INFO 287-17
Seminar in Information Science
Topic - Health Literacy and Public Libraries
Summer 2019 Syllabus

Dr. Lili Luo
Office Hours: by appointment

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Canvas Information: Courses will be available beginning June 3rd, 6 am PT unless you are taking an intensive or a one-unit or two-unit class that starts on a different day. In that case, the class will open on the first day that the class meets.

You will be enrolled in the Canvas site automatically.

Course Description

Current issues and problems in information science. Specific content of the seminar changes each time it is offered.

Public libraries are uniquely positioned to play an active role in enhancing the public’s health literacy. They provide a no-cost, convenient way to assist the public in navigating health information resources, fulfilling their health information needs, and ultimately improving their health literacy. The public library is often the first place many people consult when seeking information on important health topics, such as health care coverage eligibility, disease prevention and treatment. The Public Library Association (PLA)’s Deputy Director Scott G. Allen acknowledged that health literacy is a key topic for public libraries, as the majority of consumers struggle to make sense of the health information they encounter each day.

This course provides an introduction the various way that public libraries can contribute to the health literacy movement, including health-focused collection development, reference and information services, programming and outreach.

Course Requirements

Course Format

This class is conducted online through Canvas.

Assignments and Evaluation 

  • Interview on Health Information Seeking Behavior (12%, corresponds with CLO#1, due on 6/16) This assignment aims to equip students with a concrete understanding of how people seek health information, especially how they use public libraries for health information needs.
  • Health-focused Reference Interview (13%, corresponds with CLO#3, due on 6/30) This assignment seeks to help students master the skills to conduct health reference interviews effectively in order to assist public library users with their health information needs. 
  • Health-focused Collection Evaluation (15%, corresponds with CLO#2, due on 7/14) This assignment asks students to examine public libraries' health-focused collections and evaluate it using specific criteria.
  • Health-focused Programming Plan (15%, corresponds with CLO#4, due on 7/28) This assignment provides students with opportunities to practice the planning of health-focused programs to meet diverse health information needs among public library users.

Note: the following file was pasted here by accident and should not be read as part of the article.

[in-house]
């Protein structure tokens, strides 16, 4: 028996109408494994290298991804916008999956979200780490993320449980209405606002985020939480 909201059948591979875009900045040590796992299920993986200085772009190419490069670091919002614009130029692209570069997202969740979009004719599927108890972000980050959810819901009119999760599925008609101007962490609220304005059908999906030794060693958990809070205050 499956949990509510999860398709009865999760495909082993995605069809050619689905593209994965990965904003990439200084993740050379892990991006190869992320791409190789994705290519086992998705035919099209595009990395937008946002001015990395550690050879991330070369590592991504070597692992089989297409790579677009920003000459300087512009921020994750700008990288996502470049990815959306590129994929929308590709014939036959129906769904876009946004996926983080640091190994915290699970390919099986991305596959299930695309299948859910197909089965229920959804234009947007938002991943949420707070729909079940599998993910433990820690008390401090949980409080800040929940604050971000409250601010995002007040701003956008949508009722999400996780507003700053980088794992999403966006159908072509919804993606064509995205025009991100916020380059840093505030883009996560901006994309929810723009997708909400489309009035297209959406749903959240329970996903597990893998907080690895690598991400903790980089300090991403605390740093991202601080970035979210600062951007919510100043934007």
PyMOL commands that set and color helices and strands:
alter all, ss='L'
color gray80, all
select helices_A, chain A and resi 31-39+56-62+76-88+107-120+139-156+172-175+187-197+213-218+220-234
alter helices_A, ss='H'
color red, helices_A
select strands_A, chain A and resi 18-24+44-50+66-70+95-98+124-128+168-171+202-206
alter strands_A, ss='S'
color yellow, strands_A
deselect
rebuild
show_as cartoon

• Needs Assessment Plan (20 %, corresponds with CLO#1, CLO#2, CLO#3, CLO#4, due on 8/11) This assignment asks students to plan how they should identify the health information needs among the user community in order to develop collections/services/programs properly to meet their needs. 
  • Class discussions (25%, corresponds with CLO#1CLO#2CLO#3CLO#4, due on 6/9, 6/23, 7/7, 7/21, 8/4) Students are expected to participate in a series of class discussions. Students' individual contribution to the discussion topics is as important as their responses to colleagues’ postings. Basically, students will be evaluated for their involvement in, and intellectual contribution to, the collaborative learning environment. Part of the graduate education experience is to help you learn how to present information with support, and not simply say “Well, I think that….” This also applies to agreeing with someone; the statement “I agree” should be presented with support.

Assignment due dates are tentative and subject to change with fair notice.

All assignments are must be turned in by 11:59 pm of the day they are due. Late submissions will be reduced by 5% of the total points for the assignment for each day they are late.

Student Responsibilities

  • As a student, you are expected to read and carefully consider all the readings, participate fully in all activities and discussions during the class duration, as well as turning in assignments by the designated time.
  • Due dates are not negotiable. If the instructor needs to change a due date, you will be notified as soon as possible. Because due dates are not negotiable, procrastination should be avoided. If you employ procrastination as a time management tool, this can limit your time in dealing with unexpected problems. The instructor has the right not to accept late assignments or to add significant grade penalties. If you foresee any difficulty in completing your assignment on time, you need to contact the instructor at least 36 hours before the due date to request an extension. In addition, as the instructor schedules grading time for assignments, students turning in late assignments may receive their assessment much later than the rest of the class.